Maggie’s Plan is a 2015 American Indie film written and directed by Rebecca Miller, starring Greta Gerwig (Maggie), Ethan Hawke (John), and Julianne Moore (Georgette); each portray a mess of a character who must grow over the course of the film. Some familiar faces to the mainstream include Saturday Night Live stars Bill Hader and Maya Rudolph, as Maggie’s best friend, Tony, and his wife, Felicia.
Maggie is an endearing arts liaison who desperately wants a baby. She wants motherhood to be her own choice—so much so she’s prepared to do it alone. By the time she tells Tony of her plan, she has already organised a donor, the more-than-willing Guy (The Pickle Guy), Travis Fimmel. Even as Tony tries to convince her that the right guy is just around the corner, Maggie becomes enamoured with her co-worker.
It all begins with a simple question: ‘will you read the first chapter?’ Despite Maggie sticking with her original plan to inseminate herself, things get complicated when John chooses that same night to leave his wife and declare his love for Maggie, and before long they’re married.
The film then takes a bit of a time leap, roughly two or three years, where we come back to Maggie’s story as the mother to three children (two step-children), balancing a career and playing bread-winner while her husband is still working on his novel. Understandably it is all becoming too much for Maggie to handle and a well placed comment from Felicia kindles in her a brilliant idea: why not give him back to his ex-wife? But how can she get the icy Georgette to recognise the brilliance of her plan when the two of them have never even met?
With a deliberately convoluted plot the film is designed to demonstrate the messiness of life. Greta Gerwig portrays Maggie’s character well, her frustration at John obvious and easy to sympathise with. Her character was a strong and capable woman who obviously didn’t want to wait around for a man to begin her life as a mother. Her need for control asserts itself very early in the piece when she is talking to Guy, the Pickle Guy, about his donation, and says, ‘So how much involvement would you like with the child? I was thinking none, but we can negotiate’.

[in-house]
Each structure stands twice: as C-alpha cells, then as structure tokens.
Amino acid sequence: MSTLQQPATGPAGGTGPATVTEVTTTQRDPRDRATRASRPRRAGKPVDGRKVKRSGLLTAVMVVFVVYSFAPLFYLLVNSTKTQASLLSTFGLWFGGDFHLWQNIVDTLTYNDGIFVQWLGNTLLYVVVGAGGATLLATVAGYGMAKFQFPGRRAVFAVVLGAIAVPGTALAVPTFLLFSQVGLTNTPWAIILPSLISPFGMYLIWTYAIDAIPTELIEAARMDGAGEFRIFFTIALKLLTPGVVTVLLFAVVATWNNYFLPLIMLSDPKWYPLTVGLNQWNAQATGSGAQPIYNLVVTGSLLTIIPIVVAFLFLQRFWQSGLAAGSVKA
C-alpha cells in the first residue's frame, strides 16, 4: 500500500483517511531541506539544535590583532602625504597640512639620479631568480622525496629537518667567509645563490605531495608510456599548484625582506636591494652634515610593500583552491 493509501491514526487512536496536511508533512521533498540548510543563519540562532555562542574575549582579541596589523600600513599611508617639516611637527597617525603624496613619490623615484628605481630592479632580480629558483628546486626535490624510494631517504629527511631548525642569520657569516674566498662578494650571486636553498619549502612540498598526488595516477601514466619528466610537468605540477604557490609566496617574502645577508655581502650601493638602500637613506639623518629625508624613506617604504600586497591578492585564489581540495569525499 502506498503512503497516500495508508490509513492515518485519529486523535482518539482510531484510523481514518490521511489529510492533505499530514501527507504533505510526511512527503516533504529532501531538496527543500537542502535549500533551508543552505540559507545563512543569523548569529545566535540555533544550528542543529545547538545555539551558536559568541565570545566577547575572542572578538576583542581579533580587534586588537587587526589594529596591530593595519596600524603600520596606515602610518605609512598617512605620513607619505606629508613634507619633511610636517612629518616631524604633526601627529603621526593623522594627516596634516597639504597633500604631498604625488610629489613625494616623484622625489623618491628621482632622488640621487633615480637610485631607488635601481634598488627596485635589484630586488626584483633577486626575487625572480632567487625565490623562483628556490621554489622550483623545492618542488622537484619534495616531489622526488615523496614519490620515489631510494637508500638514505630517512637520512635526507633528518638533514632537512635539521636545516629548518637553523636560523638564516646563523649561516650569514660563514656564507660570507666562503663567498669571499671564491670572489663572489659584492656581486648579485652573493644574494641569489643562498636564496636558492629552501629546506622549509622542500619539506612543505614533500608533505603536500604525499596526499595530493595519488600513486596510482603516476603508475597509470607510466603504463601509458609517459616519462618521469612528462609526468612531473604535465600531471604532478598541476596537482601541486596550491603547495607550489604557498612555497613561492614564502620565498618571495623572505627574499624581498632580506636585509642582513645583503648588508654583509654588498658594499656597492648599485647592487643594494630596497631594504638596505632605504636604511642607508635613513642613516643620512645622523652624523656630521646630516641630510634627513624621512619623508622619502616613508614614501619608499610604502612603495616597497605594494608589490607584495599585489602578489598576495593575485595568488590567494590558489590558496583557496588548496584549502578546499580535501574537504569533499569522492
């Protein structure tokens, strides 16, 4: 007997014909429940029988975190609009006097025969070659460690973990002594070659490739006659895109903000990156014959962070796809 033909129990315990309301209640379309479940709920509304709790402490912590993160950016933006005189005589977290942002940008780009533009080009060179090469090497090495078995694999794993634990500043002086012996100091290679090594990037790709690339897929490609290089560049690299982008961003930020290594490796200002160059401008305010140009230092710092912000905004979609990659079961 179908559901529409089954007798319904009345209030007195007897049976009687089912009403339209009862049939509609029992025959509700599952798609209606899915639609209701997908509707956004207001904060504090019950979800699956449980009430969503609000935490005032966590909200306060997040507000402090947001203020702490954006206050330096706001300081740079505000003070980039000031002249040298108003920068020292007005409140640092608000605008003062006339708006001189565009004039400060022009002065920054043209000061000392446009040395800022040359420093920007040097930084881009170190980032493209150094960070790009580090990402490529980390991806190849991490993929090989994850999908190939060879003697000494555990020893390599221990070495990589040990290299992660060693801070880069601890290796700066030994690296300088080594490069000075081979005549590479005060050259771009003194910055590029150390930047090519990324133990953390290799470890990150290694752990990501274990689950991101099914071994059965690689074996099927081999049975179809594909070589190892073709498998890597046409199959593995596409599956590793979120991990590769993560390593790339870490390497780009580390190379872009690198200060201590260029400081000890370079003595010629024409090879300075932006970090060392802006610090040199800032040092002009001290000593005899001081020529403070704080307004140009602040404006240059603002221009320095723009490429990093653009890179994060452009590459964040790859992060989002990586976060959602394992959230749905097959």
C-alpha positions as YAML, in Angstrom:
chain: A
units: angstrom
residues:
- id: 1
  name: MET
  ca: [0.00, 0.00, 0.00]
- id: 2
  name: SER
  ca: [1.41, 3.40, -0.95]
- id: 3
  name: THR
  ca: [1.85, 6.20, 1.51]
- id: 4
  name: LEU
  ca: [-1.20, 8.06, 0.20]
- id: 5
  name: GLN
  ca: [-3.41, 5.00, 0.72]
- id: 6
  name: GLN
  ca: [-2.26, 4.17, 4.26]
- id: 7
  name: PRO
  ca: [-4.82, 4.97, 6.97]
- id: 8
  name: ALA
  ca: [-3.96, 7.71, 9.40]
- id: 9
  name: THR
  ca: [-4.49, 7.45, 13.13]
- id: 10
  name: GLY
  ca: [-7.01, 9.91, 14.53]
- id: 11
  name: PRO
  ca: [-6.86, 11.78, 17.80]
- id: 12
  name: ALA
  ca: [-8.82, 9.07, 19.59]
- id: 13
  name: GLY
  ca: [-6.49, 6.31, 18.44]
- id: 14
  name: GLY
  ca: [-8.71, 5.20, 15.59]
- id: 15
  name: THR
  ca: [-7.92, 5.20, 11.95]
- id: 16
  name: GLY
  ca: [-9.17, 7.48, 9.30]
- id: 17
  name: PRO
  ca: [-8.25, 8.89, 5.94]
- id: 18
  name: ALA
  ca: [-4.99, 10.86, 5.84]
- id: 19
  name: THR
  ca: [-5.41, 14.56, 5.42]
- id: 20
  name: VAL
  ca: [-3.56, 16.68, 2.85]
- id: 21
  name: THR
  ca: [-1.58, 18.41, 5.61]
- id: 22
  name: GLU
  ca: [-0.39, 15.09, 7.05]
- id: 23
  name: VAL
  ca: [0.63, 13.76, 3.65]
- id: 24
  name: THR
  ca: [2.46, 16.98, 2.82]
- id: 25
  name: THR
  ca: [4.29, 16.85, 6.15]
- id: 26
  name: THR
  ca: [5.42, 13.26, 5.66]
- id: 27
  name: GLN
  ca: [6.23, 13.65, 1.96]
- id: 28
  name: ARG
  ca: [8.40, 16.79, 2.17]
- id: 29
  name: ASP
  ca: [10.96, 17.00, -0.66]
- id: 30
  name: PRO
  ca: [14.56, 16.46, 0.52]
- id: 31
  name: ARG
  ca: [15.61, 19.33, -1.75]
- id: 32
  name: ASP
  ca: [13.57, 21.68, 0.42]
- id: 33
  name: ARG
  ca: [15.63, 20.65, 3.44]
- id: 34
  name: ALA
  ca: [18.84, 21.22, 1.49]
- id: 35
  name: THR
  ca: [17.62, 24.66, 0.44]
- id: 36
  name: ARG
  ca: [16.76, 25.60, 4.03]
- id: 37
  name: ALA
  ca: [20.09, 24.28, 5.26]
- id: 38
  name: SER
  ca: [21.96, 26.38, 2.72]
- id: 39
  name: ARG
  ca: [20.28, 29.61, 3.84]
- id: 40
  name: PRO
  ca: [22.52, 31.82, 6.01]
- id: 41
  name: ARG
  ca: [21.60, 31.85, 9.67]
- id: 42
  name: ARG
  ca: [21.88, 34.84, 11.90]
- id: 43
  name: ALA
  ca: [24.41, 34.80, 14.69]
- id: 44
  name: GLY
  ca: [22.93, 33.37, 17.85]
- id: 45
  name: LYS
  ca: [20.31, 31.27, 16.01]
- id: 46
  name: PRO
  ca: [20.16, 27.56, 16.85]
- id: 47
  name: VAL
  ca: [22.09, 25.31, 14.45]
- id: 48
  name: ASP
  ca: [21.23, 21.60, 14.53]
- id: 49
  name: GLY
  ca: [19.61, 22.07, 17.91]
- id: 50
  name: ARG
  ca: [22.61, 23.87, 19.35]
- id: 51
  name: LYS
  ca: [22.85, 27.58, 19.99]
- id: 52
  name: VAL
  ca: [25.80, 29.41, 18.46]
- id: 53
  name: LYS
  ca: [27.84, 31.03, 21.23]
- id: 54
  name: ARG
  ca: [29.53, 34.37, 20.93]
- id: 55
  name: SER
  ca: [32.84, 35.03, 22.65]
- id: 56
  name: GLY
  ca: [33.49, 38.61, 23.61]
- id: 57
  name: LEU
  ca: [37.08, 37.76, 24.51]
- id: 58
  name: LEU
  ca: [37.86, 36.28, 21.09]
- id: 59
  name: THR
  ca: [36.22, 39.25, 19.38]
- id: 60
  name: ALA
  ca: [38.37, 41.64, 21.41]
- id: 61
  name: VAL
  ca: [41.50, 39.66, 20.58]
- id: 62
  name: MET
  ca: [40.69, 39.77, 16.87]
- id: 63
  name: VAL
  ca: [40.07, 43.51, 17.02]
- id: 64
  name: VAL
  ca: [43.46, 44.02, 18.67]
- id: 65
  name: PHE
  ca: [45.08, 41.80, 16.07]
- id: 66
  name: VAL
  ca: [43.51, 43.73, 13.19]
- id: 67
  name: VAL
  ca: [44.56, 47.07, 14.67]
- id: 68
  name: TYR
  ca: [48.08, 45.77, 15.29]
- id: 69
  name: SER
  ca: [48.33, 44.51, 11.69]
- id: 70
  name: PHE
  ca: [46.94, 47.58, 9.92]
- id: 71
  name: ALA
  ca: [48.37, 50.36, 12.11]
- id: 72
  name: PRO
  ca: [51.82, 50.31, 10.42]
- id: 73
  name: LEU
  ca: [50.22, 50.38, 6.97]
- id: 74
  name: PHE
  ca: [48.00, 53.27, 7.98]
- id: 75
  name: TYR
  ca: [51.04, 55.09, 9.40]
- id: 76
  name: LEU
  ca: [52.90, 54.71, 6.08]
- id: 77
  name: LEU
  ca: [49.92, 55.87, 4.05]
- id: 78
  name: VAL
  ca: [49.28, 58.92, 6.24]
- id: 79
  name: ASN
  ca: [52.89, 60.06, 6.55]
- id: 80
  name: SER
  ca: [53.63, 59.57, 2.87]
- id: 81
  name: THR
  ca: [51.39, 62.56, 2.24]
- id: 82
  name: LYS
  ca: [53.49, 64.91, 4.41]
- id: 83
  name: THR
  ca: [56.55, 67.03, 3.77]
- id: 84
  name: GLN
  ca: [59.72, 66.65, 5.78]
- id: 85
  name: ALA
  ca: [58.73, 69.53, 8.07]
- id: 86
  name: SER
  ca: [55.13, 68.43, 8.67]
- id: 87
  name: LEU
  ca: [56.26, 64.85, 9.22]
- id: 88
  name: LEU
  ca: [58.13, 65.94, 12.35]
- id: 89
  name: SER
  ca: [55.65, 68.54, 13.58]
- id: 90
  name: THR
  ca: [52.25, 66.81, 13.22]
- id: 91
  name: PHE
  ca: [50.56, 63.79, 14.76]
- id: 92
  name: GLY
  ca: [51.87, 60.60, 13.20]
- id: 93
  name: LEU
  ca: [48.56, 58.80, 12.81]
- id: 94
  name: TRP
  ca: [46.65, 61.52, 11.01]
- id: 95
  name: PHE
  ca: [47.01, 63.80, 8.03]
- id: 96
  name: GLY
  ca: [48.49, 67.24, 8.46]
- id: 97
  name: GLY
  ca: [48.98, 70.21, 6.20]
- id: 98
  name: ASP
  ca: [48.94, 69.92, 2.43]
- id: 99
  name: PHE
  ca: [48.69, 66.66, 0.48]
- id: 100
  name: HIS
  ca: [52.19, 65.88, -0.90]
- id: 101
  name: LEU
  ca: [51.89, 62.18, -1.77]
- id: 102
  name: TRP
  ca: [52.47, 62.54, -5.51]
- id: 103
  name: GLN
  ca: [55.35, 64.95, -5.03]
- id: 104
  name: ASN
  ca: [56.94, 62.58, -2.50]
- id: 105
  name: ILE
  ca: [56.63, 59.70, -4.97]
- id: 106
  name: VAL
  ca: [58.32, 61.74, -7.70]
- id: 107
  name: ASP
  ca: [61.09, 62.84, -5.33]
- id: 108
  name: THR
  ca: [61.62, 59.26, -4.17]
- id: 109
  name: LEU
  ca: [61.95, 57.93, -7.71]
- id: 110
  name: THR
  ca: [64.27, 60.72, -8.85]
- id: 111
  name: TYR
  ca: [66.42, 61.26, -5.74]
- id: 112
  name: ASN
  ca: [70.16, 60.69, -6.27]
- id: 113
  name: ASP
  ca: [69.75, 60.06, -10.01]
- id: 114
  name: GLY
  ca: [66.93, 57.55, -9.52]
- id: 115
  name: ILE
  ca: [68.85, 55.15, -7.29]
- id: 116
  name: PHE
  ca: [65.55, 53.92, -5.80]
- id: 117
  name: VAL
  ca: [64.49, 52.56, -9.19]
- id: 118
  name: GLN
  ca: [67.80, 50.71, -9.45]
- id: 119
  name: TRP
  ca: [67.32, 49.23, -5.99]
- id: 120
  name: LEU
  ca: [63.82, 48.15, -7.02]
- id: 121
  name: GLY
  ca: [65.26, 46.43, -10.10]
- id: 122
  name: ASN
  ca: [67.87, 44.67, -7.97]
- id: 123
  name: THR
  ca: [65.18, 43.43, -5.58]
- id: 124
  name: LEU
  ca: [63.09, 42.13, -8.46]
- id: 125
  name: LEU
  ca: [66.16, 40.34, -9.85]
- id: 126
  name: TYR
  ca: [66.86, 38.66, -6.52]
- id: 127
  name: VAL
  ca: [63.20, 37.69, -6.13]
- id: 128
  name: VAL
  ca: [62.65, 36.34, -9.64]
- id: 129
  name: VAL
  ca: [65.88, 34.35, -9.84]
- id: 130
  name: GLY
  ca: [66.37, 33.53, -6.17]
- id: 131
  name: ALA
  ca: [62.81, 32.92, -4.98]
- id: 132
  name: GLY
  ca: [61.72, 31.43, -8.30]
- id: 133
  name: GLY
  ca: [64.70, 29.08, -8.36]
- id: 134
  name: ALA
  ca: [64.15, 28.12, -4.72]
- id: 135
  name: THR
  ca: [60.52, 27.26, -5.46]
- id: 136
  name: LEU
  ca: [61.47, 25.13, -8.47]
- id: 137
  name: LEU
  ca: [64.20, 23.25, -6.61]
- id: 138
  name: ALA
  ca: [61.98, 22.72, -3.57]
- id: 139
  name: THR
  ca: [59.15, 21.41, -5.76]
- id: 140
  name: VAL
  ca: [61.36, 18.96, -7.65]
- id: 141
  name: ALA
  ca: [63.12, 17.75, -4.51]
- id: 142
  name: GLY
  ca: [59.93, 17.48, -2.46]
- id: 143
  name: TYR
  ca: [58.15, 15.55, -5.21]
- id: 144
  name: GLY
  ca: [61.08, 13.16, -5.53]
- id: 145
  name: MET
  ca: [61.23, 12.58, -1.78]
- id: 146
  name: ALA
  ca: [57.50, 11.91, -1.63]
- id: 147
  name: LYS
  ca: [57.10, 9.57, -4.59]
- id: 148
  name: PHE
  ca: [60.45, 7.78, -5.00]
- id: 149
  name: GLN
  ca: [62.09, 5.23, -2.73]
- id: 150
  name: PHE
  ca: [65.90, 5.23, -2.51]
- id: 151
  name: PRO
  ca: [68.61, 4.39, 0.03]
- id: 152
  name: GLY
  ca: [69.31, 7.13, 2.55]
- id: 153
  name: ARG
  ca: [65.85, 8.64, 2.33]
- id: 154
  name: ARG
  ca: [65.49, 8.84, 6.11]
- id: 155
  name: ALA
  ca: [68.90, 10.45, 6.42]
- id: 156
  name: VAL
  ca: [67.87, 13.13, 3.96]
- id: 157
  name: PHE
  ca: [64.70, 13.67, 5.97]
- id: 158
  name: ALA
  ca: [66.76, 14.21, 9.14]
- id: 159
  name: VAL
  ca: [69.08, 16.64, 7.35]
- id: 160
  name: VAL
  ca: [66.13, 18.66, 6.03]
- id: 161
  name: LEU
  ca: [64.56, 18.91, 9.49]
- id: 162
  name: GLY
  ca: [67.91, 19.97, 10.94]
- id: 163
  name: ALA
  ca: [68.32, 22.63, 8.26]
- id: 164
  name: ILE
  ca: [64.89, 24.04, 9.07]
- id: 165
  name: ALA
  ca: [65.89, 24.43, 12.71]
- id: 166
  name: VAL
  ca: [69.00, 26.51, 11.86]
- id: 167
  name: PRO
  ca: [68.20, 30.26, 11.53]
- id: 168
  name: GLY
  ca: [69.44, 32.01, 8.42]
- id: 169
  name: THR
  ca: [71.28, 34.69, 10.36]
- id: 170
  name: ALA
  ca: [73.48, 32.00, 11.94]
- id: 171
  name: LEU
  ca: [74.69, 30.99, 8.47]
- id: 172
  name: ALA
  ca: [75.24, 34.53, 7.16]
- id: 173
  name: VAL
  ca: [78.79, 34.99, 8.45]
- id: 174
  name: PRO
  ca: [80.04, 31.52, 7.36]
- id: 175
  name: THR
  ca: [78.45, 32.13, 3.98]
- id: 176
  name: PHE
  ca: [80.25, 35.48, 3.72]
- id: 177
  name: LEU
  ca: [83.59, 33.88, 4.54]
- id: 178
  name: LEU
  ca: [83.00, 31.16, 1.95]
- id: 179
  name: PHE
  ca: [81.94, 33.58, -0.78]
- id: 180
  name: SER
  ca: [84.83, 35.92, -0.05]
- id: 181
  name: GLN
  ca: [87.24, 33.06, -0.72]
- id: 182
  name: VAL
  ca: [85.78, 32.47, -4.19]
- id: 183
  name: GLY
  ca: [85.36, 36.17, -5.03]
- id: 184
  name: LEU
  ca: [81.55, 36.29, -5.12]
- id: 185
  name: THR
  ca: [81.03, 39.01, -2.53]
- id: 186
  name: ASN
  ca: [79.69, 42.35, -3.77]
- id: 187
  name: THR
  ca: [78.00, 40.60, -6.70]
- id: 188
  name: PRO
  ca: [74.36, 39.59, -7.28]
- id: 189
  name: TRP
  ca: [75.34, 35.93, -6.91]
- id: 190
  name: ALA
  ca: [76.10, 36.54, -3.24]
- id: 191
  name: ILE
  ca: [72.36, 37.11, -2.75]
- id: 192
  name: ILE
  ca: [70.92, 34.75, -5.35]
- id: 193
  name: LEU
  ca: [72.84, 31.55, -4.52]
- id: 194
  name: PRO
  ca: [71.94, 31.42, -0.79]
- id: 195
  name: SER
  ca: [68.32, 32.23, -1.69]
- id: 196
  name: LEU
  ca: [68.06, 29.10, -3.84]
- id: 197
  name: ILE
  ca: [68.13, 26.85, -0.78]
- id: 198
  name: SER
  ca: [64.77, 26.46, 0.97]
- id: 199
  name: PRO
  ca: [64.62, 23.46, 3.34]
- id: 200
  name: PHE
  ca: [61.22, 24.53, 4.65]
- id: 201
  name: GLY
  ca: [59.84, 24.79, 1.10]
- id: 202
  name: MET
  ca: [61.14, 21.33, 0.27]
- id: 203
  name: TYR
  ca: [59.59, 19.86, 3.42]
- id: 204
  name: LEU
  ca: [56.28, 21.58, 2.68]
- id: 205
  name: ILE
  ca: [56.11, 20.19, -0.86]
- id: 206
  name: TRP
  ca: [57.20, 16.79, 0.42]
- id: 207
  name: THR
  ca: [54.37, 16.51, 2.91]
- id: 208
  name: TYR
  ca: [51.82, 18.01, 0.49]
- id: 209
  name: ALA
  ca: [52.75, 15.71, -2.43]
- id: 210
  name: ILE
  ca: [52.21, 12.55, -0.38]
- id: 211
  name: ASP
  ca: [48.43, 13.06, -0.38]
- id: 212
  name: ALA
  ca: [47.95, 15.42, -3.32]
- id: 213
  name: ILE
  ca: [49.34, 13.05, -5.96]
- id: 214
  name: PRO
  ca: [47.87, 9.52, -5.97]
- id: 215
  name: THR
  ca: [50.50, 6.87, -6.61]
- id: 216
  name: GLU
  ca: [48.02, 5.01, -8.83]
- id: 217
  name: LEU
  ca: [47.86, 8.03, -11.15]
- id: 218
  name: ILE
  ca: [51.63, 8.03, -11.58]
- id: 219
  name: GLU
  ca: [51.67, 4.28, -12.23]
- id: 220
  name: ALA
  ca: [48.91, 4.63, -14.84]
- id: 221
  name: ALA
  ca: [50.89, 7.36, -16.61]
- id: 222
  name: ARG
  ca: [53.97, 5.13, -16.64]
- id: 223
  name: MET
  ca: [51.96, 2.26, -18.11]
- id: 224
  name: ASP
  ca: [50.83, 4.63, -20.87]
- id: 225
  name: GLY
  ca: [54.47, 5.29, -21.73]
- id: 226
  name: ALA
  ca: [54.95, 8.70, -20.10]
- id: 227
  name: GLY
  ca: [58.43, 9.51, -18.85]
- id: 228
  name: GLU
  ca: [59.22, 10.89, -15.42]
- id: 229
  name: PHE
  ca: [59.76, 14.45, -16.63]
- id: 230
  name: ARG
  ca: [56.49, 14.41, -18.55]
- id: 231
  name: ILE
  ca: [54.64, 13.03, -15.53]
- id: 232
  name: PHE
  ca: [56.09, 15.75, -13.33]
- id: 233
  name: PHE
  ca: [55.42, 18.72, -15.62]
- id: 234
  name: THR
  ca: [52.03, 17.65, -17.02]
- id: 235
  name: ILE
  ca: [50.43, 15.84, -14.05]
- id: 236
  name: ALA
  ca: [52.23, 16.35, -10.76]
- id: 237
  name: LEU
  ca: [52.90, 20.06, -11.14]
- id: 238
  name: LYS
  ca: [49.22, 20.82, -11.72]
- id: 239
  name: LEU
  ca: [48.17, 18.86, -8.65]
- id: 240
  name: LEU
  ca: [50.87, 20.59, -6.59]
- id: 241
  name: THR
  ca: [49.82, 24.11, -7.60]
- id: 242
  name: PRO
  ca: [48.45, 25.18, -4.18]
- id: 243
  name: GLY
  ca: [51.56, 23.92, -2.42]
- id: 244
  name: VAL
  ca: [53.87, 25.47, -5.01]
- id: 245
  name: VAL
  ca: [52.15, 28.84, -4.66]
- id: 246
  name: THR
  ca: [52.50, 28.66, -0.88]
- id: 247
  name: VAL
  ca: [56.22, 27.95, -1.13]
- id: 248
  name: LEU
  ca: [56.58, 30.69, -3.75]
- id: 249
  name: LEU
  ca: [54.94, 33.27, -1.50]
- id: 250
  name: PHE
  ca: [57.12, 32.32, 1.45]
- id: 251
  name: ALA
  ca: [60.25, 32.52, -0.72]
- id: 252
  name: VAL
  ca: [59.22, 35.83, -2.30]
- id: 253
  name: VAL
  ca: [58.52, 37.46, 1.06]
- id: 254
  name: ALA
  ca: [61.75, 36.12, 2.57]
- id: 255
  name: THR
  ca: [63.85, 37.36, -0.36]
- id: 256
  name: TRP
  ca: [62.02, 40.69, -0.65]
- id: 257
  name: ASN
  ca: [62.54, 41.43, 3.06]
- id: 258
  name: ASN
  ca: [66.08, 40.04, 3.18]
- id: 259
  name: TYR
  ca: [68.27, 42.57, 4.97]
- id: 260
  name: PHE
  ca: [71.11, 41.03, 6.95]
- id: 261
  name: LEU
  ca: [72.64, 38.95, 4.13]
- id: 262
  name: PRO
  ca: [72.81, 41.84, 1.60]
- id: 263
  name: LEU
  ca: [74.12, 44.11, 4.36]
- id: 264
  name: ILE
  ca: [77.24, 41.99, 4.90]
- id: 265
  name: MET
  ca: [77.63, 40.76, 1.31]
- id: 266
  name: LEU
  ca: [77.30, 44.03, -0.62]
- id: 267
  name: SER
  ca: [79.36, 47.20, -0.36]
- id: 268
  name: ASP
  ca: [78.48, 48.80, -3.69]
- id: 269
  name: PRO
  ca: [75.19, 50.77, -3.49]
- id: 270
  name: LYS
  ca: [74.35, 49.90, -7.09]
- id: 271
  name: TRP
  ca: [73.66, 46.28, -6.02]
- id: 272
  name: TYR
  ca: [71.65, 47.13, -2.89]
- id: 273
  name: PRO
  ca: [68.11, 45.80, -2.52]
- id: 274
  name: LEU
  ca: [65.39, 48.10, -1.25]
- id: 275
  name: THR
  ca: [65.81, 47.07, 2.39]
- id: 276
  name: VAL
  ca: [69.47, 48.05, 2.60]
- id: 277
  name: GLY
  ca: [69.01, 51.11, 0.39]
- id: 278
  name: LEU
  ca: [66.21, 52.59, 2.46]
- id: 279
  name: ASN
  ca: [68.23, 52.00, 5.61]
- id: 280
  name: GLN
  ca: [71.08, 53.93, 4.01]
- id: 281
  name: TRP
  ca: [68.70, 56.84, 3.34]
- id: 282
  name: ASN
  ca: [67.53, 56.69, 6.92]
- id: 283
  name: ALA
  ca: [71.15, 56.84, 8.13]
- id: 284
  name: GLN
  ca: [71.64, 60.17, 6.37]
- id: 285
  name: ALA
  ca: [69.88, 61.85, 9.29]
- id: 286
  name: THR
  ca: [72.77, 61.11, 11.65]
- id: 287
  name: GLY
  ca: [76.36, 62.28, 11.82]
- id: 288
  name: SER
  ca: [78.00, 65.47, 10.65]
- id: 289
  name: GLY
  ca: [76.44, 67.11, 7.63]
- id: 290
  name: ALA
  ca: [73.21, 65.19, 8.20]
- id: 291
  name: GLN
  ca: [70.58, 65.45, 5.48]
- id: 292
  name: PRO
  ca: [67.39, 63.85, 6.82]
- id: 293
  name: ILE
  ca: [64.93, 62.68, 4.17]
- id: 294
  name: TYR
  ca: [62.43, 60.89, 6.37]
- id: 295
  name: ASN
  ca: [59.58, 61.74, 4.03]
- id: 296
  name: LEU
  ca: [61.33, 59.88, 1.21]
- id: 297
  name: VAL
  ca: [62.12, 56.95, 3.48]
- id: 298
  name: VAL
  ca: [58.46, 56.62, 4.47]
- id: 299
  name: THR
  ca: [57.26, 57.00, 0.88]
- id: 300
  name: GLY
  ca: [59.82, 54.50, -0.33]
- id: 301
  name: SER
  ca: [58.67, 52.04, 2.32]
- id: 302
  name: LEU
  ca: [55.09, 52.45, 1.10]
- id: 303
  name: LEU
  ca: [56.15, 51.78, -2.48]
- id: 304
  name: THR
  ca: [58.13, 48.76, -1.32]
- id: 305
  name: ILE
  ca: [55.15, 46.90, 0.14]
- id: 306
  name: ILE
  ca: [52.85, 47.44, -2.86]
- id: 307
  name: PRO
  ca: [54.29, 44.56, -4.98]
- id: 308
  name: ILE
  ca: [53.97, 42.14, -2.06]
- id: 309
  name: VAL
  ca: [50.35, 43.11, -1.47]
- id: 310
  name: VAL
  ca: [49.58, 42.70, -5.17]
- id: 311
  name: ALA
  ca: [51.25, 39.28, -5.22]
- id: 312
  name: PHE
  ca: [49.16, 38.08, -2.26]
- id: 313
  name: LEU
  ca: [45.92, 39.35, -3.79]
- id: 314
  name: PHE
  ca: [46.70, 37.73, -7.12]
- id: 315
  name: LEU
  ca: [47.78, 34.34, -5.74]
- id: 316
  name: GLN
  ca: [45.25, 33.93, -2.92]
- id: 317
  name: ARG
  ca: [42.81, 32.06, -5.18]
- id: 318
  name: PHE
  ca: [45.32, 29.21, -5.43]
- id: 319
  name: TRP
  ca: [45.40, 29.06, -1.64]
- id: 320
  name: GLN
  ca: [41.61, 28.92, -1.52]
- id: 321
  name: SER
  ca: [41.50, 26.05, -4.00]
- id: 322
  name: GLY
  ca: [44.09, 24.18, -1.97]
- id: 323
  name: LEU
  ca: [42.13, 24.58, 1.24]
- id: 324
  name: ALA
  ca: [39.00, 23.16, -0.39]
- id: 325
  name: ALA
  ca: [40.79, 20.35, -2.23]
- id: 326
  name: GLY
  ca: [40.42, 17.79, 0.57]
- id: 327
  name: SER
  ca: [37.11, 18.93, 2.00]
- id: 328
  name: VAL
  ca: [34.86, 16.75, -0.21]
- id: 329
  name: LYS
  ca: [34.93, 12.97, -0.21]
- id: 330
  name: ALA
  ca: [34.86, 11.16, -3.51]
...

Her character is one that relishes control, which makes juggling three children and a full time job manageable. Georgette is also a strong and capable woman, and together she and Maggie reverse the traditional patriarchal role, working at first against one another and then together to help John decide what it is he really needs.
Overall this was quite a funny film. It had its ups and downs but overall a delight. It was a film about people who didn’t know what they wanted from each other, and their lives. The audience was invited along on a journey through Maggie’s world to laugh with her, and cringe at her mistakes.
Reviewed by Kayla Gaskell.
Maggie’s Plan is still screening at Palace Nova cinemas, Adelaide.